The groundwork for a lifetime of advocating for children began in a small classroom in rural Georgia.
There, among first-graders at Colbert Elementary School, Inez Tenenbaum honed skills that would prove handy throughout her career. Except, in those first few years after college, Tenenbaum (B.S. '72, M.Ed. '74) had no idea her passion for research, focus, mediation, and preparation would lead her to a role in regulating Chinese gypsum, football helmets, or laundry pods.
"While the venues in my career have changed, my mission has stayed the same—advocating for the well-being of children and families," says Tenenbaum, who has served as an educator, policymaker, regulator, and lawyer at various points in her life. A former state school superintendent and chair of the Consumer Product Safety Commission, she is now a lawyer in private practice.
She has often found herself in unchartered territories during her career, but has managed in every venue to rise to the occasion and make a positive difference.
"I think part of why she has been so successful in her life is not only did she want to plan and be prepared, but she always has been willing to walk into uncertain situations to try and have an impact," says longtime friend Frank Holleman, now senior attorney for the Southern Environmental Law Center. "Inez is an unusual combination of someone who always wants to feel prepared and plans and calculates, but at the same time walks consciously into very chaotic and uncertain circumstances to pursue her goals."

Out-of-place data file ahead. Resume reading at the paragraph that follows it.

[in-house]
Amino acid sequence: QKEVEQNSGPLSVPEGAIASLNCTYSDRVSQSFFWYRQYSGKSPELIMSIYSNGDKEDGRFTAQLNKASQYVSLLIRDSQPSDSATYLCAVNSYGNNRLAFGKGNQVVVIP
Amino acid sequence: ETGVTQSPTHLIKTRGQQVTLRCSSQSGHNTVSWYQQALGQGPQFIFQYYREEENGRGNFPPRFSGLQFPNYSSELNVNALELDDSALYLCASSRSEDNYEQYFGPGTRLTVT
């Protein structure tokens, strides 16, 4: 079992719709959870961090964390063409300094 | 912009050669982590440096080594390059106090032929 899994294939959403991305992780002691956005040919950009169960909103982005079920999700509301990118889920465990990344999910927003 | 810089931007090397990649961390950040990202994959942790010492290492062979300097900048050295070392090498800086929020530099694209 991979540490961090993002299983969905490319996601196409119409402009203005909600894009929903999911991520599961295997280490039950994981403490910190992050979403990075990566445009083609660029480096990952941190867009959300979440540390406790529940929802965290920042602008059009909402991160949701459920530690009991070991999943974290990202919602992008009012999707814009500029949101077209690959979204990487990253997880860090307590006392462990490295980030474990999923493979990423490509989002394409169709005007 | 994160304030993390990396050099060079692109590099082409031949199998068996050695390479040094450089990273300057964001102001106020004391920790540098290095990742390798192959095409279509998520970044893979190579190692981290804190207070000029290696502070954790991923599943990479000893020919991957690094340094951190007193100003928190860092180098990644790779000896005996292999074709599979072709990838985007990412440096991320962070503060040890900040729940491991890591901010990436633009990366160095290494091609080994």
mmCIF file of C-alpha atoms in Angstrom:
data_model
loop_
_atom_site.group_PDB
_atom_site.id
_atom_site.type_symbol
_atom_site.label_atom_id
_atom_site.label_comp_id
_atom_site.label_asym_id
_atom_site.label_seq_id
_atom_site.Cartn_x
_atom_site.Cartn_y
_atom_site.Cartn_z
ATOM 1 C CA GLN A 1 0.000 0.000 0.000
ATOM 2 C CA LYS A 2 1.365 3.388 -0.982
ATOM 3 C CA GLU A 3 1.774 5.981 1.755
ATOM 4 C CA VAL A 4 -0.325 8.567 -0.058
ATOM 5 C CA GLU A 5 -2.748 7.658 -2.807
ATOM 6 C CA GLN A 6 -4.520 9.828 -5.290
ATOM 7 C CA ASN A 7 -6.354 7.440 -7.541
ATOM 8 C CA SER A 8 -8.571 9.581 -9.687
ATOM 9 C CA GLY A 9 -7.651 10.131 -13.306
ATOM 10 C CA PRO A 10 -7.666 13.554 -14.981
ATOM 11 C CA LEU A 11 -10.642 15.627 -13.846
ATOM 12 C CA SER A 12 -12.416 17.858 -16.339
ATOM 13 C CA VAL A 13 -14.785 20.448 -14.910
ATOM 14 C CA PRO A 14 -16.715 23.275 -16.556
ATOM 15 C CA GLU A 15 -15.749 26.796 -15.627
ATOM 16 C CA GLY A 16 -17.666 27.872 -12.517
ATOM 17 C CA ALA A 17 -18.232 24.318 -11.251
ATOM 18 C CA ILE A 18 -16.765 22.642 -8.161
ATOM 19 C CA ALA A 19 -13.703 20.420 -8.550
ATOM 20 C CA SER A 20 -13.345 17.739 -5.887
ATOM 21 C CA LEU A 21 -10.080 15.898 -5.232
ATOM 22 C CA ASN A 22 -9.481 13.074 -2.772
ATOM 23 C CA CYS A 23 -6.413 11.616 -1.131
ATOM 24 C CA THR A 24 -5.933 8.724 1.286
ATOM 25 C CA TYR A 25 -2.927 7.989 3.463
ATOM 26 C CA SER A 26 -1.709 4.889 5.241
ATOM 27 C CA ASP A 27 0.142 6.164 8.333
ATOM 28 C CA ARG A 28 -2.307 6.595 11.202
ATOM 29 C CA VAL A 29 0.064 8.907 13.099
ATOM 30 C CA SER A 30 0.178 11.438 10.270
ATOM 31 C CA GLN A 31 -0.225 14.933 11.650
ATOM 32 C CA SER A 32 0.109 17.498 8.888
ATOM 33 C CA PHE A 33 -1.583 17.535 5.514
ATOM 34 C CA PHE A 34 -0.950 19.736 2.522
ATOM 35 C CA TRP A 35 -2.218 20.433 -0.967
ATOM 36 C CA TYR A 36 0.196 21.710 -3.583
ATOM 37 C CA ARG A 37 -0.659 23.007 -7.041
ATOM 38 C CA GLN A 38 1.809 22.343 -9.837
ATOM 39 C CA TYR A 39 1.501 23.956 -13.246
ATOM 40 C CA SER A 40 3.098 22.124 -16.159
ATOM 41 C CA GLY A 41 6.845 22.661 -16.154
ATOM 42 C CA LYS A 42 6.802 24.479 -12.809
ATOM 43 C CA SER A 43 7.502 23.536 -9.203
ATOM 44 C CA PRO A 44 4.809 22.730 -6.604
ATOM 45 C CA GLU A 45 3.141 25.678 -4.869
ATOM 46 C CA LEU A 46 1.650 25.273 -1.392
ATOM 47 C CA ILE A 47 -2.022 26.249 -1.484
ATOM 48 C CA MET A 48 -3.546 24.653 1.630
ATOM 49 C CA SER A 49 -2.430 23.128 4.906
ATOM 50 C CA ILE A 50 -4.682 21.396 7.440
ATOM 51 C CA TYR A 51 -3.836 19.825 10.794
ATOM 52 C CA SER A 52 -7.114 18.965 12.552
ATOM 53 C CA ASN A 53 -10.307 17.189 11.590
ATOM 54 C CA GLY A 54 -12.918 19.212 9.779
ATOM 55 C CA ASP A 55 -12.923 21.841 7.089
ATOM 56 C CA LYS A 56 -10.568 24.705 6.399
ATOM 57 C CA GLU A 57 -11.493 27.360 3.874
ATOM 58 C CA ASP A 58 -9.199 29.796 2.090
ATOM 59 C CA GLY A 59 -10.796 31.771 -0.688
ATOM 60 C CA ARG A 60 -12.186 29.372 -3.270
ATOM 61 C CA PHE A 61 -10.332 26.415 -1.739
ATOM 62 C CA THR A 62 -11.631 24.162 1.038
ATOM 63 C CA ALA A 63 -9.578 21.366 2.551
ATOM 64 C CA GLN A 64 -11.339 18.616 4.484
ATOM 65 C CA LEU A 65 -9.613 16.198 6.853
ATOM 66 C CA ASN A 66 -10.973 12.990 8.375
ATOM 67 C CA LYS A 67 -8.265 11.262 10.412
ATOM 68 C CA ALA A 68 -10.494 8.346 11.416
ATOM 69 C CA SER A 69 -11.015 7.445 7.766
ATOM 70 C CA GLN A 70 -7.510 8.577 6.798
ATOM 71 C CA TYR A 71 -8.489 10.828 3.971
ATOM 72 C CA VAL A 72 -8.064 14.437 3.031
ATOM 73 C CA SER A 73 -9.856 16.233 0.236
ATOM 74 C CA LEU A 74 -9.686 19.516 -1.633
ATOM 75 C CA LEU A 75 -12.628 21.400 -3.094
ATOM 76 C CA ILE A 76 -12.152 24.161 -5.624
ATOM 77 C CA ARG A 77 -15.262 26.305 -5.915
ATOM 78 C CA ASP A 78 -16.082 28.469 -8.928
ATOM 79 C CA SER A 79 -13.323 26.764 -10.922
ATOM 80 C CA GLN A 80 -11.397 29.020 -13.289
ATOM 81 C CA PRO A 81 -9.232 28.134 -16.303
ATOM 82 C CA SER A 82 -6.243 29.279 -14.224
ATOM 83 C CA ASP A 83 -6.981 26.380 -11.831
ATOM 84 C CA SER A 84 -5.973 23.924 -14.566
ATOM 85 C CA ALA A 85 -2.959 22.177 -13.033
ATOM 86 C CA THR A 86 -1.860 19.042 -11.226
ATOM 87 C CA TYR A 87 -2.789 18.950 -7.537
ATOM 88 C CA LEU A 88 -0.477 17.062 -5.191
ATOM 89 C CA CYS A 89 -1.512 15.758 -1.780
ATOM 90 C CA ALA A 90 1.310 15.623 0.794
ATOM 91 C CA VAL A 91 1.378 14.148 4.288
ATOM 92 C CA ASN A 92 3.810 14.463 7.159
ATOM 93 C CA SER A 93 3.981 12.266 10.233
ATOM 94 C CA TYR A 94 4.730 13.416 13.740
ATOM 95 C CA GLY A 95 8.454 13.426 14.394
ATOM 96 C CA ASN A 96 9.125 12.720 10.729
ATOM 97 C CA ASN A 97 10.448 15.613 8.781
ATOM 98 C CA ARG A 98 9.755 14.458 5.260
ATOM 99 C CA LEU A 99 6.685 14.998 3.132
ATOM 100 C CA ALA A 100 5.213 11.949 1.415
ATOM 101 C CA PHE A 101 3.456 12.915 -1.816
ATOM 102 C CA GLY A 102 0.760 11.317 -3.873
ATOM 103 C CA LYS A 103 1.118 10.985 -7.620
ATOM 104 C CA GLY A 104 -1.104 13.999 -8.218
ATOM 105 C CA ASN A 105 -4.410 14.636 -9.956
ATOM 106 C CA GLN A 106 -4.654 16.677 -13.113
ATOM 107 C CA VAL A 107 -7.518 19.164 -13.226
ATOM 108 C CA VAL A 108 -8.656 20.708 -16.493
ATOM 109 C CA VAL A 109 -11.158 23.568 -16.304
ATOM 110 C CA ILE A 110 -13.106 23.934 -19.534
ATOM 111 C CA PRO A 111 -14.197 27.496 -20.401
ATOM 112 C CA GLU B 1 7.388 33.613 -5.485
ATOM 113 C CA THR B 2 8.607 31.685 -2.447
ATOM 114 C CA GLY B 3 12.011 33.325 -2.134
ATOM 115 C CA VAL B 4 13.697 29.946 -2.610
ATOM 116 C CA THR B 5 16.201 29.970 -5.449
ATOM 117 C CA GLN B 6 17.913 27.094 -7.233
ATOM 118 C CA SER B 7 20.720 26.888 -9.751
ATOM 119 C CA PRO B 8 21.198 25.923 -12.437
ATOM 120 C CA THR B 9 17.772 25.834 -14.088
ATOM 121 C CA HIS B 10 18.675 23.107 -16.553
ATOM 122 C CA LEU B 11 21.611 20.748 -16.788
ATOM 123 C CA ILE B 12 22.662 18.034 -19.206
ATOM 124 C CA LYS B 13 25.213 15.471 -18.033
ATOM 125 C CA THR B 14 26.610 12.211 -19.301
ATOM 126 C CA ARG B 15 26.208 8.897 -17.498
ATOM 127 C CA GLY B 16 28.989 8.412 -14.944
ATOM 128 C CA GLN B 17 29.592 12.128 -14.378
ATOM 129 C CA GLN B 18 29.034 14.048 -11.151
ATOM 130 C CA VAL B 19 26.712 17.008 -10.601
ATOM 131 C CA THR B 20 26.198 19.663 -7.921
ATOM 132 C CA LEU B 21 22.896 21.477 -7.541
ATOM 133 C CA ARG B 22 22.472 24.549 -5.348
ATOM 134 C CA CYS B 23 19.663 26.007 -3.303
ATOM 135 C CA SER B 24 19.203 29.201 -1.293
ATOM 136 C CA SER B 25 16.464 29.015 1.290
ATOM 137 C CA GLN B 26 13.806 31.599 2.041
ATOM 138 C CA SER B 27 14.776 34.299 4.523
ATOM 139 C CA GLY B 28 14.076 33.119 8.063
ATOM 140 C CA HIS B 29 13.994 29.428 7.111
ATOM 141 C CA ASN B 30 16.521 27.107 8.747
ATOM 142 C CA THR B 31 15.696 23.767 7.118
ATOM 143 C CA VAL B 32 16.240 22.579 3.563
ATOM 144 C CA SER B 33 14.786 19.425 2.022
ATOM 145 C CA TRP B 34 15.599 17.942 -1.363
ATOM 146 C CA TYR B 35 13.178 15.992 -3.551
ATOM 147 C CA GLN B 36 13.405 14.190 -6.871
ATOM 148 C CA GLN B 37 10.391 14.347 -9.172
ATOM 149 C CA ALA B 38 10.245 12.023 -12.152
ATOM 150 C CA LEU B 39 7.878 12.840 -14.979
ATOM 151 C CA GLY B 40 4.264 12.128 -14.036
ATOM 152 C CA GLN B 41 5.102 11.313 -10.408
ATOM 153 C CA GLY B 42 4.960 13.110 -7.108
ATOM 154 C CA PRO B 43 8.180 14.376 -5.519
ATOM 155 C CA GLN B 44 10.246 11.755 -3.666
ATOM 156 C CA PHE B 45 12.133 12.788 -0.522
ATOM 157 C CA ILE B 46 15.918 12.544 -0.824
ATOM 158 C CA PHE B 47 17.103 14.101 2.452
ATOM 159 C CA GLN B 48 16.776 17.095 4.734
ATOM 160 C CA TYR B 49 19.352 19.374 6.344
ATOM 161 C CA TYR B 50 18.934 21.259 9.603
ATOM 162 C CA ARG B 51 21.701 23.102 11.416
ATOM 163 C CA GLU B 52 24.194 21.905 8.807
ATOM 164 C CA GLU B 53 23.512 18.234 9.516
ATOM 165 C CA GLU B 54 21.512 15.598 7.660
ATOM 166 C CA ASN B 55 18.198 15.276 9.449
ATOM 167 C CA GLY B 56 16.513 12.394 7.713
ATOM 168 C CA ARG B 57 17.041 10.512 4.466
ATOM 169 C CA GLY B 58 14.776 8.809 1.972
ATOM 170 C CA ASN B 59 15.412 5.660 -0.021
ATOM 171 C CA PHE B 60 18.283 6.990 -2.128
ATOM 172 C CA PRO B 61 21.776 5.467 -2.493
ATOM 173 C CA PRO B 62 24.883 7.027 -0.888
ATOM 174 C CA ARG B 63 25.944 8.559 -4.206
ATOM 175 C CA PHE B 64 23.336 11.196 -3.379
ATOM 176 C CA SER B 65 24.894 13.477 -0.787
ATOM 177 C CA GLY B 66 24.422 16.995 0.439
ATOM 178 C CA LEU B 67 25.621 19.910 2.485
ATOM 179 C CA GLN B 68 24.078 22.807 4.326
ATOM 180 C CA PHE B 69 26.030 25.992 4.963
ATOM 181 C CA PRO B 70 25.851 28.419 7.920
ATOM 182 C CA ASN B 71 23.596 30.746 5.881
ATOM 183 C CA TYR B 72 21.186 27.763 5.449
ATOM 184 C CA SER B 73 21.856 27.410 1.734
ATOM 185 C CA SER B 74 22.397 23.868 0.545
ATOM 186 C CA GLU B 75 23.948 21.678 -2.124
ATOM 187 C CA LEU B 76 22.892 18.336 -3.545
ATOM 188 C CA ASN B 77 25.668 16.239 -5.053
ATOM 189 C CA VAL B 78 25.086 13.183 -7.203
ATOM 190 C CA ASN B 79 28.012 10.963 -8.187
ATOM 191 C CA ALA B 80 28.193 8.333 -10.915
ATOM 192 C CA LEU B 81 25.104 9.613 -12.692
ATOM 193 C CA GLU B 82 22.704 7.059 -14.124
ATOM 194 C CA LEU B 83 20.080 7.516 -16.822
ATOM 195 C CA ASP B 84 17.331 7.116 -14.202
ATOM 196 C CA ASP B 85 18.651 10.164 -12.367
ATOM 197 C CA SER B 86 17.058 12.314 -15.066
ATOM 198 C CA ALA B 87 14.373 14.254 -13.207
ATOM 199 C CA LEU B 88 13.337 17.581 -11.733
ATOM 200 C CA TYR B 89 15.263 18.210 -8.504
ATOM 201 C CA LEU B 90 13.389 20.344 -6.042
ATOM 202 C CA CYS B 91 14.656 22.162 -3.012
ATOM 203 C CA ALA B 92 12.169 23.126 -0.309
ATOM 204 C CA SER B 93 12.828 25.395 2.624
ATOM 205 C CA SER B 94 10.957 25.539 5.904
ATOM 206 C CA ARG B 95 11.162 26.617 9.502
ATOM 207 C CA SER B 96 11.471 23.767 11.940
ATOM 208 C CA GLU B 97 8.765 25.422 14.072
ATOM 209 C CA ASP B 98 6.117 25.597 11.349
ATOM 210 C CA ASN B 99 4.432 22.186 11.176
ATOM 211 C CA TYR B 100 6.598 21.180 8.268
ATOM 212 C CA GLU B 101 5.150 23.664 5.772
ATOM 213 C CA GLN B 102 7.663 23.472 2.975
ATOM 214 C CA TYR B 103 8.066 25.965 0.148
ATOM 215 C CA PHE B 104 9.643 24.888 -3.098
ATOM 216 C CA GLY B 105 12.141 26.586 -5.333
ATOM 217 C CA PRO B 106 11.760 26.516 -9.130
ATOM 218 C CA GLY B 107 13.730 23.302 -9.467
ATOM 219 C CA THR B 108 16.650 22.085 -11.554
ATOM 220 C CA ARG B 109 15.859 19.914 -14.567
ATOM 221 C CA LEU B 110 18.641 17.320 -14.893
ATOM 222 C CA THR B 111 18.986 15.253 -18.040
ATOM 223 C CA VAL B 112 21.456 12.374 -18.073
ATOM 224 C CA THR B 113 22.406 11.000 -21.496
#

Policies to protect
Starting as an elementary school teacher in Georgia, the South Georgia native spent several years in the classroom before moving to South Carolina to work for the State Department of Social Services. There, she licensed Headstarts and other federally funded child care facilities and worked to pass legislation that would establish fire and health standards to protect children in child care.
It was the mid-1970s and Tenenbaum's first foray into policymaking. Growing up, her family was always interested in politics, but it wasn't until she found herself surrounded by lawyers and lawmakers, understanding how policies were put into action to affect people's lives every day, did she realize her own passion for politics.